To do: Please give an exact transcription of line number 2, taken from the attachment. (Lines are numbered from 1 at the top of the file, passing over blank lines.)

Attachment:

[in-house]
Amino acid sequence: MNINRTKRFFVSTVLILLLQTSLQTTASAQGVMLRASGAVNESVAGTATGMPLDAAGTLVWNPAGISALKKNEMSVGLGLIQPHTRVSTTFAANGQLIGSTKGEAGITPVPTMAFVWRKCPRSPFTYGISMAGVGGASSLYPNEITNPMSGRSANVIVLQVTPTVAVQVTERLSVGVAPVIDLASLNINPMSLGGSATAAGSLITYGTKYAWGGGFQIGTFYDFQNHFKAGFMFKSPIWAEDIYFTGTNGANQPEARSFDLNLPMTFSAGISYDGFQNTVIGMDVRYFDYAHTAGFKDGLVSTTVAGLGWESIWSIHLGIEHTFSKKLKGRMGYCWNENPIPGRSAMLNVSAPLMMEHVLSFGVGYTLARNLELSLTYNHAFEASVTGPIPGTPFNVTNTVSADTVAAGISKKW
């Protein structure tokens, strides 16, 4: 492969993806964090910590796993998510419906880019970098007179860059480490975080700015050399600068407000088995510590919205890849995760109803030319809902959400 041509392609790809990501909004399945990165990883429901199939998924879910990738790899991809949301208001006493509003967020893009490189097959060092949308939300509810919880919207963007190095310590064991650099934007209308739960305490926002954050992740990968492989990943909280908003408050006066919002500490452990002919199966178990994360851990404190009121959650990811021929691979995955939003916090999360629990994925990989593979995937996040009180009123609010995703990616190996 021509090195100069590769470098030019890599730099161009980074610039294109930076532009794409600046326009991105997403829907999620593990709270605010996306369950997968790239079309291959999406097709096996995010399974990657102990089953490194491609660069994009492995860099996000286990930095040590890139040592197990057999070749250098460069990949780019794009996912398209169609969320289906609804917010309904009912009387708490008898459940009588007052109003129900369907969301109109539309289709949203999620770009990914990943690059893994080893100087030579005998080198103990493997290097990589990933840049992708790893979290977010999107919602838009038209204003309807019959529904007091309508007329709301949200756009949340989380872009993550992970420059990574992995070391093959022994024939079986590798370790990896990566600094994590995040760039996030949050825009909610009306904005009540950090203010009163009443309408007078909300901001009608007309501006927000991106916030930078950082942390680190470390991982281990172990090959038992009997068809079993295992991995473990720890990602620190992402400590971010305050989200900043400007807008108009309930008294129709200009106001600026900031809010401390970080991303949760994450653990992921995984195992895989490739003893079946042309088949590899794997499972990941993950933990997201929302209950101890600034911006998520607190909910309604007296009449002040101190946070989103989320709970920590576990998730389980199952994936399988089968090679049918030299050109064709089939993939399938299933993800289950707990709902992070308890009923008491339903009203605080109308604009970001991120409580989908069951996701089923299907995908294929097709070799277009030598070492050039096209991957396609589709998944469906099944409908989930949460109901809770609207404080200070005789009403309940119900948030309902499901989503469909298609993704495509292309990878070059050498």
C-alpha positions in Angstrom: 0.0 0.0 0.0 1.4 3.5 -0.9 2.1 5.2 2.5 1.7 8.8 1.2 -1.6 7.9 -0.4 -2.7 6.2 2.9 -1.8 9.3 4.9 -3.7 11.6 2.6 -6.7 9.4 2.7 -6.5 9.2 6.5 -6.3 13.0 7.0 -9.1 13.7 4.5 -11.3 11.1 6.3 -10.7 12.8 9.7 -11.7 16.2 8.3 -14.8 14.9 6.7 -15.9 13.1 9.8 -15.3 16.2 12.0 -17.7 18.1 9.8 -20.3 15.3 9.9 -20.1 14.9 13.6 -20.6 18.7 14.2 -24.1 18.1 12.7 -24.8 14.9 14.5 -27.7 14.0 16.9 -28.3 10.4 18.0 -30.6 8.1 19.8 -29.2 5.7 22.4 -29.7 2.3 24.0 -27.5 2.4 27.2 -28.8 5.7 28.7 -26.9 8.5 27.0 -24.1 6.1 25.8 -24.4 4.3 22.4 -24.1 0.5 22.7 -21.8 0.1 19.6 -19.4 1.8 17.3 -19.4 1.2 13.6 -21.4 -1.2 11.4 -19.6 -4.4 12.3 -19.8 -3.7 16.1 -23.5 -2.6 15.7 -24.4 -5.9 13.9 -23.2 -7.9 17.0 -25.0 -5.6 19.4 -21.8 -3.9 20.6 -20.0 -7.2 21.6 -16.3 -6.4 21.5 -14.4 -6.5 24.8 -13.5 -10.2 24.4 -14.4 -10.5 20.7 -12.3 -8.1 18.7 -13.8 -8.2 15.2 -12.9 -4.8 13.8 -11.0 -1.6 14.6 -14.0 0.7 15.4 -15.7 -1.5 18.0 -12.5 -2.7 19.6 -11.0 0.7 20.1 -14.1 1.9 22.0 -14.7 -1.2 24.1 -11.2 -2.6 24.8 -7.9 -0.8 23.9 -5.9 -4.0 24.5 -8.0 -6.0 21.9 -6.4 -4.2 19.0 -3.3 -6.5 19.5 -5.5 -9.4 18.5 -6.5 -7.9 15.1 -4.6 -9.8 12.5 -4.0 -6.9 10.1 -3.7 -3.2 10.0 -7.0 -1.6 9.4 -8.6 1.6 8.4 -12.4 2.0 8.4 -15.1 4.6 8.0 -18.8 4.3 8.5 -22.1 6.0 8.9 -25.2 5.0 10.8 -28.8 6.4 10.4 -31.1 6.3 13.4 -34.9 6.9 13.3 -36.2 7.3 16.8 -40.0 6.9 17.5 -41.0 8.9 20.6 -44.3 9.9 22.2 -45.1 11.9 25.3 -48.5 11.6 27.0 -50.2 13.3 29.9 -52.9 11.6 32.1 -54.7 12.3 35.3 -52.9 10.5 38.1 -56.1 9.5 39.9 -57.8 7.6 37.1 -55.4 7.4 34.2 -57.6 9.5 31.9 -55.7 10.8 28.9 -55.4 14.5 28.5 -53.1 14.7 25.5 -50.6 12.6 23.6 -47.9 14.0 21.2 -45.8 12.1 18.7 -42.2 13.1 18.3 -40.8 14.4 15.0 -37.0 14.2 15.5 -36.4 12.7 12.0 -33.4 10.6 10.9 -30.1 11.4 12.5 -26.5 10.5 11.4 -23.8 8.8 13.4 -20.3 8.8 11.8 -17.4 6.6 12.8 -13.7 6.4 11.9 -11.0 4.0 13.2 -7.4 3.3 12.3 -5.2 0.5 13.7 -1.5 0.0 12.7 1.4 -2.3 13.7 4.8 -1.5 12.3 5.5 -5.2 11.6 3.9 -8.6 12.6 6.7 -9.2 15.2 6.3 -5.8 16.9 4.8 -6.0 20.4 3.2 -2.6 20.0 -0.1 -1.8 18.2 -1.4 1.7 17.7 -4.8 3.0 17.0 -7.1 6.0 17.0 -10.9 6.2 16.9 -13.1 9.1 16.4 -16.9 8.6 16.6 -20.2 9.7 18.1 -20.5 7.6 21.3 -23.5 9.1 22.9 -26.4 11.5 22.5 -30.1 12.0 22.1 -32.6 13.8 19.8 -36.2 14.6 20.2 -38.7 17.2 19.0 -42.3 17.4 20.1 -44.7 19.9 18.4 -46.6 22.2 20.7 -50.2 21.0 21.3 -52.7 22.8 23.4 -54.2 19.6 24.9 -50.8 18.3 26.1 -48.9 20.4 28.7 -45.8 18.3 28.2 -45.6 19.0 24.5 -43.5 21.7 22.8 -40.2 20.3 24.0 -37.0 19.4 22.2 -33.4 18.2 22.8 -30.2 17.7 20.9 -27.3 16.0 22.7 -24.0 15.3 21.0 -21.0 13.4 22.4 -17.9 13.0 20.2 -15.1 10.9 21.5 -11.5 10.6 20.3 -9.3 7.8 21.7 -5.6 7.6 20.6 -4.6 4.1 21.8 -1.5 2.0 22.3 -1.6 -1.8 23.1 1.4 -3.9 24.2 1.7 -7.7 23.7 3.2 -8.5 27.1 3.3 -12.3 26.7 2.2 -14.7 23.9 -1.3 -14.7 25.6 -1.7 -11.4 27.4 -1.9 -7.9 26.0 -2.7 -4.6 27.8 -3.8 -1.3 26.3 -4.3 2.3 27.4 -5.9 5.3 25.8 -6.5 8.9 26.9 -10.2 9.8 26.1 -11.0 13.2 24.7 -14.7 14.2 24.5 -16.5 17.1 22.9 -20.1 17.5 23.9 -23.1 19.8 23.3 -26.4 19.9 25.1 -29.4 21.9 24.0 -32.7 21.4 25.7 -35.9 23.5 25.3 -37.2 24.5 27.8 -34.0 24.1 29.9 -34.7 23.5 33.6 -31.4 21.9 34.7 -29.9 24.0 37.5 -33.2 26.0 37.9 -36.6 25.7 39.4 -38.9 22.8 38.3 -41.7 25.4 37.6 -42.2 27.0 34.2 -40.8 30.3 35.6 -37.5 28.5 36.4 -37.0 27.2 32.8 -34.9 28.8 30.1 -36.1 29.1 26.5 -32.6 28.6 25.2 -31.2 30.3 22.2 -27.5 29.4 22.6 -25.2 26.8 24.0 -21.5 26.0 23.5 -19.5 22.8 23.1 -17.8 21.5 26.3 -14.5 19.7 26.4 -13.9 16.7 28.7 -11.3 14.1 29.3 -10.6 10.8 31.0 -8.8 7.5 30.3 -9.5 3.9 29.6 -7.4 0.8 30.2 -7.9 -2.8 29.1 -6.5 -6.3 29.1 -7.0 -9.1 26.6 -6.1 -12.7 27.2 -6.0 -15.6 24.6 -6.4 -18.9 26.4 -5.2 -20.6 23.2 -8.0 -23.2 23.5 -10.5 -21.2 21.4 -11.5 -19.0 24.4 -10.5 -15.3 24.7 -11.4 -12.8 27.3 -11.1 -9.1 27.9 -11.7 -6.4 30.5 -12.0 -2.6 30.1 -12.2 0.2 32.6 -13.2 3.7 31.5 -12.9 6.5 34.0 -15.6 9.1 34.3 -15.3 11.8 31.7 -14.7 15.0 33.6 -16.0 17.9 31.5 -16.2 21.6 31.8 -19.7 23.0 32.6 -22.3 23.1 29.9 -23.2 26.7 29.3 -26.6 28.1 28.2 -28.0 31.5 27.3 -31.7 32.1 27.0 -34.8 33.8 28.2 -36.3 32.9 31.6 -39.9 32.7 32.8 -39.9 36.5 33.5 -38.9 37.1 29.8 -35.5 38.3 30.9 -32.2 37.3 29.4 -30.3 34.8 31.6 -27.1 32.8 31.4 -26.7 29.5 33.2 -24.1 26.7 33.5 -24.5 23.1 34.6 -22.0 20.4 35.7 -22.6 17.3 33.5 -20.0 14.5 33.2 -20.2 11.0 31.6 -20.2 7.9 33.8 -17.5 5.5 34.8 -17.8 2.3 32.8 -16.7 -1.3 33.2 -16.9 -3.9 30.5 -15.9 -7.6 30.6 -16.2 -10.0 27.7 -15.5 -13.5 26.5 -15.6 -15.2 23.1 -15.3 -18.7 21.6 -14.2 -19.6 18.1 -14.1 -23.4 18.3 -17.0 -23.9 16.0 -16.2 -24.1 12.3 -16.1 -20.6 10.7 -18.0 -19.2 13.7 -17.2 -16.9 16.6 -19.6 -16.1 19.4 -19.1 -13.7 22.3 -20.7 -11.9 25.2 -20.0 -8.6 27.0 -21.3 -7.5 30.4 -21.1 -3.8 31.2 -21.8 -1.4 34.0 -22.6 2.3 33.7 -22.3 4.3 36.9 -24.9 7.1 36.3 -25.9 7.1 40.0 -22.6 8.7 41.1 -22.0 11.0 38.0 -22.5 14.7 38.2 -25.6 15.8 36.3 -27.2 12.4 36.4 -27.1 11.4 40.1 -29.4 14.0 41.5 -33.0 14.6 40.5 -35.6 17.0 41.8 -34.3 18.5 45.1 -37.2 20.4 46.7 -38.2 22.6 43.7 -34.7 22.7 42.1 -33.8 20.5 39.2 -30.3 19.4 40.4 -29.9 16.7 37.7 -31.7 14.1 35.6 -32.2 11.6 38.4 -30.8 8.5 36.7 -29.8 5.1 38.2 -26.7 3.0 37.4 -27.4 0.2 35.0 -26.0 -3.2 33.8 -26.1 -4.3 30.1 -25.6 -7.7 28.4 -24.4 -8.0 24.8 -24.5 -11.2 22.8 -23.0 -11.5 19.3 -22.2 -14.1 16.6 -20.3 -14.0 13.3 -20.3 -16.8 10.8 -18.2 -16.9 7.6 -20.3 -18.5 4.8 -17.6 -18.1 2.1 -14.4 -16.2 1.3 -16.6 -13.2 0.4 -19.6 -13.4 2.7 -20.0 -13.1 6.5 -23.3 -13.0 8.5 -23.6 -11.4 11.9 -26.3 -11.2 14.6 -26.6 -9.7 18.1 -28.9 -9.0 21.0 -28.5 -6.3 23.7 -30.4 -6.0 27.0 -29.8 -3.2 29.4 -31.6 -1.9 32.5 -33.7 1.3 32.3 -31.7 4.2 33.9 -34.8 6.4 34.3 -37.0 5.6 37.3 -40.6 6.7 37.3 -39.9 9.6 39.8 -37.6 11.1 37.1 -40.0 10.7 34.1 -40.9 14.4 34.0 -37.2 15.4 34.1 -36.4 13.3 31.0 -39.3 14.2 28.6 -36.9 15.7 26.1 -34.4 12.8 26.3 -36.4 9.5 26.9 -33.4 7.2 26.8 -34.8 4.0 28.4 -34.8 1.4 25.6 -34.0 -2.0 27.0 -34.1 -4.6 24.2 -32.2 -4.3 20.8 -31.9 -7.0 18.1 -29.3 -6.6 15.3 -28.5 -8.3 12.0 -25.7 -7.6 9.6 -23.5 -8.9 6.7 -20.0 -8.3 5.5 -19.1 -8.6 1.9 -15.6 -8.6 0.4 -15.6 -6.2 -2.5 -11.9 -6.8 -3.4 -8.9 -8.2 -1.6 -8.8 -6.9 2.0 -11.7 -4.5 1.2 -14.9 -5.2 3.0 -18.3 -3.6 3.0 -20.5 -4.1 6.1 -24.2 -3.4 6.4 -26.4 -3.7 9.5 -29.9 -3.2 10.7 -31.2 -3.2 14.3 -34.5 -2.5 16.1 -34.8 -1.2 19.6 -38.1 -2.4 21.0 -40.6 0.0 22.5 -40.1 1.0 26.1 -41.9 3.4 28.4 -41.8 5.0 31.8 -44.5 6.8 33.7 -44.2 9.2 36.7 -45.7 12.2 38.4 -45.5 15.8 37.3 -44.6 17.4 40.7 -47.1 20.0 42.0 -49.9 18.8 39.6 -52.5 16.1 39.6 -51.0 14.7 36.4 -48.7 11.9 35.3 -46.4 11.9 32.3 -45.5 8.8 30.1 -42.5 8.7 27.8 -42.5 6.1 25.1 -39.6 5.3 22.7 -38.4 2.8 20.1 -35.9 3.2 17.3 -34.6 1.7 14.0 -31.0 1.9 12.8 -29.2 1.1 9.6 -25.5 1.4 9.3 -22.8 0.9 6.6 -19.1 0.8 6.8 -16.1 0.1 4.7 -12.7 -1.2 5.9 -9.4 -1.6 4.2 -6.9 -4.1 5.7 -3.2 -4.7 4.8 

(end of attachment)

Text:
Amino acid sequence: MNINRTKRFFVSTVLILLLQTSLQTTASAQGVMLRASGAVNESVAGTATGMPLDAAGTLVWNPAGISALKKNEMSVGLGLIQPHTRVSTTFAANGQLIGSTKGEAGITPVPTMAFVWRKCPRSPFTYGISMAGVGGASSLYPNEITNPMSGRSANVIVLQVTPTVAVQVTERLSVGVAPVIDLASLNINPMSLGGSATAAGSLITYGTKYAWGGGFQIGTFYDFQNHFKAGFMFKSPIWAEDIYFTGTNGANQPEARSFDLNLPMTFSAGISYDGFQNTVIGMDVRYFDYAHTAGFKDGLVSTTVAGLGWESIWSIHLGIEHTFSKKLKGRMGYCWNENPIPGRSAMLNVSAPLMMEHVLSFGVGYTLARNLELSLTYNHAFEASVTGPIPGTPFNVTNTVSADTVAAGISKKW